Overheard recently, “Obama is out to close all the BPOs in India!”
Will President Obama really turn the tide of outsourcing back? No. There could be lesser work offshored by the US. But it will be mainly the small-change projects that will not be outsourced. And most BPOs and KPOs here are all set to meet this deficit by turning their attention to Australian, UK, and European processes.
So far as LPOS are concerned, Mr. Obama’s policy of taxing the profits earned by offshorers could result in vendors indulging in cost-cutting this side of the pond to increase profits; and the principal area of this cost-cutting is going to be salaries. One way of cost-cutting will be LPOs hiring mainly freshers on per-contract basis and paying them a minimum salary. Another method that is fast catching on, is providing a “training period” of two or three months to new employees and/or paying them a small stipend.
Should this side of the pond worry? I think not. Legal work demands higher ethics, and a greater degree of confidentiality and security of data than any other field of work. The attorney-client relationship is very like the doctor-patient one. It is based on absolute trust- which even a small breach of confidentiality will absolutely ruin. At the same time, the work produced by the LPOs has to be faultless, since no matter how high the level of trust, if the outcome of the litigation is affected because of the shoddy work done by vending LPOs, the client is going to yell blue murder. Therefore, sooner or later, every LPO is going to have to take a call on whether to hire freshers and risk less than perfect output, or sacrifice a percentage of profit and pay experienced professionals to provide a high quality of work.
Incidentally, it is this unique attorney-client relationship that is the root cause of the LPO industry taking a longer time to ramp up. No matter how convinced a law firm is of the ability of an LPO to meet its efficiency and due- diligence standards, prudence dictates that it test the waters by sending out smaller jobs initially, and then graduate slowly to larger ones.
In his latest post Mukul makes a conclusion that legal process outsourcing is no longer a hot career option for those interested in legal services. This sounds very much like what the naysayers were saying when Jerry Rao launched Mphasis-There was never going to be a future for those who choose to make a career in BPOs. It is Jerry Rao and those who did take the leap who are still having the last laugh. There is never going to be a dearth of lawyers opting for LPOs. With the lawyers who passed out of law colleges in 1955 still practicing in courts today, where is the place for the hundreds of lawyers tumbling out of colleges each year?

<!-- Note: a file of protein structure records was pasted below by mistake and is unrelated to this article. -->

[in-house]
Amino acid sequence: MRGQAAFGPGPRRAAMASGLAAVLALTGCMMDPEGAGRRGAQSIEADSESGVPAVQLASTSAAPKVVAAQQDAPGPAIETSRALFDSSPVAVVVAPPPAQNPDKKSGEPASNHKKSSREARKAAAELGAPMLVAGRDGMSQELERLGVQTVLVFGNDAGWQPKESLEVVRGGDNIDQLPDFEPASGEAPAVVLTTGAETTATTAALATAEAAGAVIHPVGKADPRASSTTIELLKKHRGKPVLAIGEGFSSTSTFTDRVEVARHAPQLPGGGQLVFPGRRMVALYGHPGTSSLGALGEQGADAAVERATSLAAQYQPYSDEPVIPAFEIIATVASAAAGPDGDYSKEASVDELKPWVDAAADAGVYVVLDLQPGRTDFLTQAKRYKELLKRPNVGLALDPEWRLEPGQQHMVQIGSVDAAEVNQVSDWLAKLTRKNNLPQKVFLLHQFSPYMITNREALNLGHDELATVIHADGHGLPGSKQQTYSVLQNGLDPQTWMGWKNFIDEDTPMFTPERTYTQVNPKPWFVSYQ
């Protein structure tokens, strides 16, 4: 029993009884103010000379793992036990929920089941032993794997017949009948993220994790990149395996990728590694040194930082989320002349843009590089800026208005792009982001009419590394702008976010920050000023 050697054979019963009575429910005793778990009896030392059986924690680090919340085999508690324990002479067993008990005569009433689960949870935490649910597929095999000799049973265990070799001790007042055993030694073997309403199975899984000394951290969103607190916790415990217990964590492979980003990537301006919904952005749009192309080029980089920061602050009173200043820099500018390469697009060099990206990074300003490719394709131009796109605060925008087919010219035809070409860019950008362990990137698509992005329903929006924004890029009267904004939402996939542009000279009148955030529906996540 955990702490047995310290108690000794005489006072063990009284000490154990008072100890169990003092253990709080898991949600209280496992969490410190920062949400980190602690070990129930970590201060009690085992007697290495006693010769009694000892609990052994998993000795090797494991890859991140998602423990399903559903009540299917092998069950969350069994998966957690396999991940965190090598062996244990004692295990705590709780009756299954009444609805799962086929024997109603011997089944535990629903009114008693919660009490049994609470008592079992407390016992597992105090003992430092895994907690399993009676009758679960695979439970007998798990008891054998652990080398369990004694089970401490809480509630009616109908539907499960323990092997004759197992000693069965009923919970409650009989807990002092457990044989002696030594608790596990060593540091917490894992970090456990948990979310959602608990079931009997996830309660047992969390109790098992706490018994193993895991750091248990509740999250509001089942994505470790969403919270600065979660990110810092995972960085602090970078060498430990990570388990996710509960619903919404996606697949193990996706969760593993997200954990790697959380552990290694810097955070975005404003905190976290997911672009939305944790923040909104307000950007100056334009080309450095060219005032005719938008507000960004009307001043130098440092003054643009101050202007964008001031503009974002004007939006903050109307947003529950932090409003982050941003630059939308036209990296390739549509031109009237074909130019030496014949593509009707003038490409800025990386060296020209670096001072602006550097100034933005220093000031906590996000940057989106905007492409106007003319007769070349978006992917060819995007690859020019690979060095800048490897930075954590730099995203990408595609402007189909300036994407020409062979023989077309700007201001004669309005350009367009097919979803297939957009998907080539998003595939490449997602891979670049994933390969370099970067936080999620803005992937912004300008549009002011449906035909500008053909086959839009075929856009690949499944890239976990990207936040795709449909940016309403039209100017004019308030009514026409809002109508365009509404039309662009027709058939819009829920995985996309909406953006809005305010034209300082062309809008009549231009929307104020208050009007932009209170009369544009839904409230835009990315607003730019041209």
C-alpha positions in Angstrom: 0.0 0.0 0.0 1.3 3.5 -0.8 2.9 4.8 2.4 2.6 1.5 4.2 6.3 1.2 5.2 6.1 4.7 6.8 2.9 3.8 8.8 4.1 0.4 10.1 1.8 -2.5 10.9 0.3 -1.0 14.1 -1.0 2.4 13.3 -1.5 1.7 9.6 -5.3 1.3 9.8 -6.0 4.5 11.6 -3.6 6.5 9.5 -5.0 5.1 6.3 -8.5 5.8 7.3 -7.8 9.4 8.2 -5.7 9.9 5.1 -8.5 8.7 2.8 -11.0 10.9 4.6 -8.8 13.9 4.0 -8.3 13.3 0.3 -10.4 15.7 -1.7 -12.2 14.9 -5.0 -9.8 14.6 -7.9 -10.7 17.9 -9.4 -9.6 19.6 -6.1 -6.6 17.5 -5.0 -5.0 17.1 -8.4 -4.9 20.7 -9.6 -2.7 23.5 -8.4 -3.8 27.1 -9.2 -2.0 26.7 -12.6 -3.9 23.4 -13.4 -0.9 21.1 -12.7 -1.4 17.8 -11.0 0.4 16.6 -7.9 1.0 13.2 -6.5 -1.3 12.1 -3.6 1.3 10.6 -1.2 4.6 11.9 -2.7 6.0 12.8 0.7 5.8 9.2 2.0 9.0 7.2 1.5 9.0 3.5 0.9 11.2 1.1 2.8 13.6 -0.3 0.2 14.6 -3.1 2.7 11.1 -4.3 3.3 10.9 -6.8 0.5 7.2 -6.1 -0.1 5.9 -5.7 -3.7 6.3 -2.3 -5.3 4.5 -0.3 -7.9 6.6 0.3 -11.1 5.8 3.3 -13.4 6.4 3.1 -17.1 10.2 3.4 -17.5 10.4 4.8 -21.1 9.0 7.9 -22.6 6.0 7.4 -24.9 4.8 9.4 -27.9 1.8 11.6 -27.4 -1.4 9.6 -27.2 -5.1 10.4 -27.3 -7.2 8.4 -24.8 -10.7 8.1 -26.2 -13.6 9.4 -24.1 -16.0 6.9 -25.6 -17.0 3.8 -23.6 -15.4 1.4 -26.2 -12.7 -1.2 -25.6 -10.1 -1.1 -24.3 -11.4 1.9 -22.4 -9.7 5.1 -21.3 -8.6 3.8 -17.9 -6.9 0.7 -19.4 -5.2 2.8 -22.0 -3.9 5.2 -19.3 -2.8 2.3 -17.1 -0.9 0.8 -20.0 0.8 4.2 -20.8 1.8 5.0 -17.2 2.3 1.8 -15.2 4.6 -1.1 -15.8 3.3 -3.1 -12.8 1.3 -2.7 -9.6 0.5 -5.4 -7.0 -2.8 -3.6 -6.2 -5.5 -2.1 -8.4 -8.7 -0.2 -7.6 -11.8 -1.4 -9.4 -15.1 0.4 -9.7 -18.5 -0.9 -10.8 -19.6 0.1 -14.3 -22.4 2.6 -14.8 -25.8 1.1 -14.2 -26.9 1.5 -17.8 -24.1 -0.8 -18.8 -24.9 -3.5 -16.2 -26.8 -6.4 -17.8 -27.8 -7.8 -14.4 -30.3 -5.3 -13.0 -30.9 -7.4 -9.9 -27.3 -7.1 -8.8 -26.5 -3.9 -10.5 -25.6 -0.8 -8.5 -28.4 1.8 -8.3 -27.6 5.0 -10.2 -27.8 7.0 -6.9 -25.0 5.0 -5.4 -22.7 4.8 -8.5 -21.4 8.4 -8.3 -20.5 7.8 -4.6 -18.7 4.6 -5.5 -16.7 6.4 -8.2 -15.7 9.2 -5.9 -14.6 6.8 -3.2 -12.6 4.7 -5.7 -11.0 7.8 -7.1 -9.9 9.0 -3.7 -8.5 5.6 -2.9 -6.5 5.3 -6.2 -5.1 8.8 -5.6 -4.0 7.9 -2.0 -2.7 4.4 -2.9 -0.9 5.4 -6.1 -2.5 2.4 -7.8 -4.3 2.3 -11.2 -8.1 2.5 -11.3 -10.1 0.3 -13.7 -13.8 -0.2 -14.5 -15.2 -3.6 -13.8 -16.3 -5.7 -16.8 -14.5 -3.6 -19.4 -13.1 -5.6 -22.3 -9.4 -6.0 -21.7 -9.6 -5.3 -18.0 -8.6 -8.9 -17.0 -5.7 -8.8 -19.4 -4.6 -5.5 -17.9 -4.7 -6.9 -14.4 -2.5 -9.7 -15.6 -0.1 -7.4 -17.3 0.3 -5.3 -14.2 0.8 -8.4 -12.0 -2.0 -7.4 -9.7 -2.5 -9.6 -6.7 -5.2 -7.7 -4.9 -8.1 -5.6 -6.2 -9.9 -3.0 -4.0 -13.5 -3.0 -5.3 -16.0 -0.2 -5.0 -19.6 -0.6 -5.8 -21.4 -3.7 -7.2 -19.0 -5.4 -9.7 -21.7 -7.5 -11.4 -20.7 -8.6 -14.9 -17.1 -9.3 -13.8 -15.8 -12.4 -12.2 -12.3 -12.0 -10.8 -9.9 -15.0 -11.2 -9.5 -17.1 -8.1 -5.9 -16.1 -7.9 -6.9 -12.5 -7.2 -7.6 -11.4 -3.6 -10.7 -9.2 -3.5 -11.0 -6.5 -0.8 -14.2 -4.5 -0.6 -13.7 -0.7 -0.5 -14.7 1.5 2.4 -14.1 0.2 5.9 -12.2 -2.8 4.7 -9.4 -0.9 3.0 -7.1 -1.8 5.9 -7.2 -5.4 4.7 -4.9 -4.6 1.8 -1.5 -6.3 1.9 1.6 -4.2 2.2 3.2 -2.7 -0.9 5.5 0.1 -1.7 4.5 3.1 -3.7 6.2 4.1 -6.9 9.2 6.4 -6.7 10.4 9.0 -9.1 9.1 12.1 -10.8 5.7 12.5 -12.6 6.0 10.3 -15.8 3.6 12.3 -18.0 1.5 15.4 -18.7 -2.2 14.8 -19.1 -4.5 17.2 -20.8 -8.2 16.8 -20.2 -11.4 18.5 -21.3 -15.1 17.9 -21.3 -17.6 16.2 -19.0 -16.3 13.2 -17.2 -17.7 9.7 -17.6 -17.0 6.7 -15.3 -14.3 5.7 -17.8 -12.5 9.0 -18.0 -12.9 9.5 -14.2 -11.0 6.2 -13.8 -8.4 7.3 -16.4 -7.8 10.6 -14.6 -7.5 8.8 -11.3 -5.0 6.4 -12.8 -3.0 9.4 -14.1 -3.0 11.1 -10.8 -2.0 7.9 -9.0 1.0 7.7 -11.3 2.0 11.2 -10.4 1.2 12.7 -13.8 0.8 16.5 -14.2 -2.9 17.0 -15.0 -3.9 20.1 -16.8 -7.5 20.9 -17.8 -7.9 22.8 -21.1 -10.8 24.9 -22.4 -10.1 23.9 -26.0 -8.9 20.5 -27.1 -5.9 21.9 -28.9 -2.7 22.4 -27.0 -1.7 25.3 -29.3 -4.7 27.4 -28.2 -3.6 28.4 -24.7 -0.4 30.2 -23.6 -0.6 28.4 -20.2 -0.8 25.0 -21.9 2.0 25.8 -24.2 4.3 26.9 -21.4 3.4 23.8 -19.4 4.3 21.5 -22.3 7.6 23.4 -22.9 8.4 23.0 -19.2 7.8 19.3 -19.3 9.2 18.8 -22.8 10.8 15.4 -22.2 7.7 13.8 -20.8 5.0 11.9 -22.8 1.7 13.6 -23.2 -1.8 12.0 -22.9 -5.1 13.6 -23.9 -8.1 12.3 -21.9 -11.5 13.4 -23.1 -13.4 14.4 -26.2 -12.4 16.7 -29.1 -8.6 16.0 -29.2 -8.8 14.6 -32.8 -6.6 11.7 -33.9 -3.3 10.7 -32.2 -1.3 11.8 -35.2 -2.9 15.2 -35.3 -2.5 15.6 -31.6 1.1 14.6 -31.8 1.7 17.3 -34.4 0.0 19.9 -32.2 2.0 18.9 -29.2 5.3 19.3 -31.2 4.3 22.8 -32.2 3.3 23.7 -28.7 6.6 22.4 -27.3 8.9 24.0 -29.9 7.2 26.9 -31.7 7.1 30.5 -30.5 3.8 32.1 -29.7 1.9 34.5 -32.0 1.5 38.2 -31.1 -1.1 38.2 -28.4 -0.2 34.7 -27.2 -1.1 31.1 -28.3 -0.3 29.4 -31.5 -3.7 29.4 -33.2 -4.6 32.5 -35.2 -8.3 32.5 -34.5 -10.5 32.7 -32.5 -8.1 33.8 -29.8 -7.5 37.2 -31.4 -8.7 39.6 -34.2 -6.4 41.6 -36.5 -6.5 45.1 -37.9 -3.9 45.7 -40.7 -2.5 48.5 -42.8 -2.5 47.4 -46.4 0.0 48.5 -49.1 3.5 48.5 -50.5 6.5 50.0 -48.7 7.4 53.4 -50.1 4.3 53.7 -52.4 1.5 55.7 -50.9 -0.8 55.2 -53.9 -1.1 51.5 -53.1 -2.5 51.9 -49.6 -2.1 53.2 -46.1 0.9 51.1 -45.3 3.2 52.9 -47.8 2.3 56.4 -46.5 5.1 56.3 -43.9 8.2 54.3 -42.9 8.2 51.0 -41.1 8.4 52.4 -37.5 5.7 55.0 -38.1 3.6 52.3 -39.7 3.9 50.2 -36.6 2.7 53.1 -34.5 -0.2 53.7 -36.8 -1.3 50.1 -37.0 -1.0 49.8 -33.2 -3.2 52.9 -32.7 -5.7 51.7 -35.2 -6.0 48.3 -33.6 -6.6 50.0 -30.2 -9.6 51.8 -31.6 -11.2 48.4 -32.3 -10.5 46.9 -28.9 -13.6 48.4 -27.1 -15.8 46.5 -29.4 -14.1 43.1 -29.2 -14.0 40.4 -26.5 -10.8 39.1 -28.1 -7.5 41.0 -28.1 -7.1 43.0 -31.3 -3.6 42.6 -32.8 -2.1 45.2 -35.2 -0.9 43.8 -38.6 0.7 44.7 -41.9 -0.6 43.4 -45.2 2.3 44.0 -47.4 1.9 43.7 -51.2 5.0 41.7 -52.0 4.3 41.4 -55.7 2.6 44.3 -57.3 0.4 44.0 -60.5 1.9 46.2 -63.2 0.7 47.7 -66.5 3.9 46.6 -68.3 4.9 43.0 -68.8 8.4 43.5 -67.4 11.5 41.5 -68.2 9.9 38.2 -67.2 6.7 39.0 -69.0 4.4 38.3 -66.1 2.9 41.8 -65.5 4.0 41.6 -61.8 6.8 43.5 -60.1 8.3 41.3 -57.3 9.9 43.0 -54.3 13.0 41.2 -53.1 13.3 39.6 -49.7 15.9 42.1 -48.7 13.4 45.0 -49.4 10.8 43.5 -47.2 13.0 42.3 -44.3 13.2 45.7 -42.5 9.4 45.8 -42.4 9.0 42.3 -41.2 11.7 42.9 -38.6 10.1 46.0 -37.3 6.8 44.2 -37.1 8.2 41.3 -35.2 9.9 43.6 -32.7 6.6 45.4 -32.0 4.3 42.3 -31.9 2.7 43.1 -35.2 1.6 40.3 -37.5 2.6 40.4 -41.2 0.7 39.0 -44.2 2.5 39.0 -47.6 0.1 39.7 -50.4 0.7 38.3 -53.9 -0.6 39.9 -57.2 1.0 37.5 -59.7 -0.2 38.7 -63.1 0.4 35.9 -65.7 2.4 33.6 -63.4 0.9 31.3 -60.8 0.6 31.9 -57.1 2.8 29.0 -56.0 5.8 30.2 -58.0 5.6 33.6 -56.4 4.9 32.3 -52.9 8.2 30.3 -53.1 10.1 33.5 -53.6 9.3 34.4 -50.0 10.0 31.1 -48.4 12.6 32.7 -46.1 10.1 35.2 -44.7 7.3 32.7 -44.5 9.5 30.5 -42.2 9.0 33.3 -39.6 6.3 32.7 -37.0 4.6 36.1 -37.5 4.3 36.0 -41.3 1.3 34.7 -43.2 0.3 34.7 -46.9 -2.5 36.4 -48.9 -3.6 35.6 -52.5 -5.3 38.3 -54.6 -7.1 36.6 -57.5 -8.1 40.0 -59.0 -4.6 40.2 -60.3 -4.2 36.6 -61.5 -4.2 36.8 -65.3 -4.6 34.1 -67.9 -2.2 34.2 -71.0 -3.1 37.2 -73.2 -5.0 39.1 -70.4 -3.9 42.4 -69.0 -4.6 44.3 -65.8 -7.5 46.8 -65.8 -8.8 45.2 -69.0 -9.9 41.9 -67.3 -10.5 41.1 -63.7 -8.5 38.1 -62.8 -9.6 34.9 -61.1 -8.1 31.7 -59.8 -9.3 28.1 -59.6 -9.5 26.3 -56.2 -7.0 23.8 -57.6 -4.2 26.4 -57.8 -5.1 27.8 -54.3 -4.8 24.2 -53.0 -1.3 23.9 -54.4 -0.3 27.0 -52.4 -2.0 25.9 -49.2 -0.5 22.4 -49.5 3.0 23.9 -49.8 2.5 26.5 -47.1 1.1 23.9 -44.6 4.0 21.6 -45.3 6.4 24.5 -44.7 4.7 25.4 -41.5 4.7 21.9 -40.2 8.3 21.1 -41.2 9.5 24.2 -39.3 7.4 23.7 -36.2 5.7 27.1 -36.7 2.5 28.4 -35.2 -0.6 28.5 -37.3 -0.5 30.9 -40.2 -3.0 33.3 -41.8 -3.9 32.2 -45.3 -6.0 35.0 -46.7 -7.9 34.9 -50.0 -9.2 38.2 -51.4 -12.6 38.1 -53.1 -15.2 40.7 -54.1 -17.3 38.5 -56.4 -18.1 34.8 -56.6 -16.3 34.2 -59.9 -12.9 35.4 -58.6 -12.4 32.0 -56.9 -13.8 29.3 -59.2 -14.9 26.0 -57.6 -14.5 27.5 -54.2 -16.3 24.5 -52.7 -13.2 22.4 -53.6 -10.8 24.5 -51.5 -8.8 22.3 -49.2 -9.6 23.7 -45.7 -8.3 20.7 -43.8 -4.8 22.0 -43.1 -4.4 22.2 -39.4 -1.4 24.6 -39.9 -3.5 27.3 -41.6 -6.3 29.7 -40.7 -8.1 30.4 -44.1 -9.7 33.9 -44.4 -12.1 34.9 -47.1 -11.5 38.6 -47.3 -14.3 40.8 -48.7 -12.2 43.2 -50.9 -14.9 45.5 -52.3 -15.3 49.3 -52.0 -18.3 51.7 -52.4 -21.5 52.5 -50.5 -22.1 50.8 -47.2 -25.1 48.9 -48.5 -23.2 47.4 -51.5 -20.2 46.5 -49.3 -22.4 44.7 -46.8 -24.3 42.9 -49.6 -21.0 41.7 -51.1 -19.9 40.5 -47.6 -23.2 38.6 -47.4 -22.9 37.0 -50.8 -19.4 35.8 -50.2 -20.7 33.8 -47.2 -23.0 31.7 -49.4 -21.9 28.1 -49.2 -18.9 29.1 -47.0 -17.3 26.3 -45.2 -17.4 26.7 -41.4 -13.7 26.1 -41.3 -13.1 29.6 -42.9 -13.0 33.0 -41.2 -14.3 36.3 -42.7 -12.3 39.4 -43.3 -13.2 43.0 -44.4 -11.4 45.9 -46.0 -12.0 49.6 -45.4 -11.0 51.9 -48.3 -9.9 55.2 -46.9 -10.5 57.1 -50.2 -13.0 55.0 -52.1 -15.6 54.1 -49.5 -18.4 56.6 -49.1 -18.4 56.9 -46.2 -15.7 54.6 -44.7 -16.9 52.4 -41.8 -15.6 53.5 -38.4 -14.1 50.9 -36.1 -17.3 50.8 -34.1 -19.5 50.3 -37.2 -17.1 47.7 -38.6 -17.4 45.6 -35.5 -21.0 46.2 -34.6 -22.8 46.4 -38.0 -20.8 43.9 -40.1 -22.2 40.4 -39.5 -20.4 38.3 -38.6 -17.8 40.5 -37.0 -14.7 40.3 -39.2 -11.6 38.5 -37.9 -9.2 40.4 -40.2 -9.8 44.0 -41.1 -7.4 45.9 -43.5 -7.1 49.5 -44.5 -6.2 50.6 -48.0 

Besides, I find many management students opting to do short-term courses in various branches of law, merely because they do not want to lose out on a chance to work in legal project management. Many of my lawyer-colleagues with a dozen years and more of practice in Pune courts, are very keen to give it up and work in LPOS.
I do agree however, that if LPOs continue to provide only back-office job work to employees, this may inhibit the more talented legal professionals from entering the industry. But this percentage is minuscule compared to the hundreds who will find even the more simple back office functions performed in LPOS challenging, mainly because they find English speaking a challenge.
A few LPOs are making hay by providing training in US Law and English language at a fee while they wait for the bigger projects to come in. Wise ones! It is not only those who hit the gold lode but also those who provide the spades that win.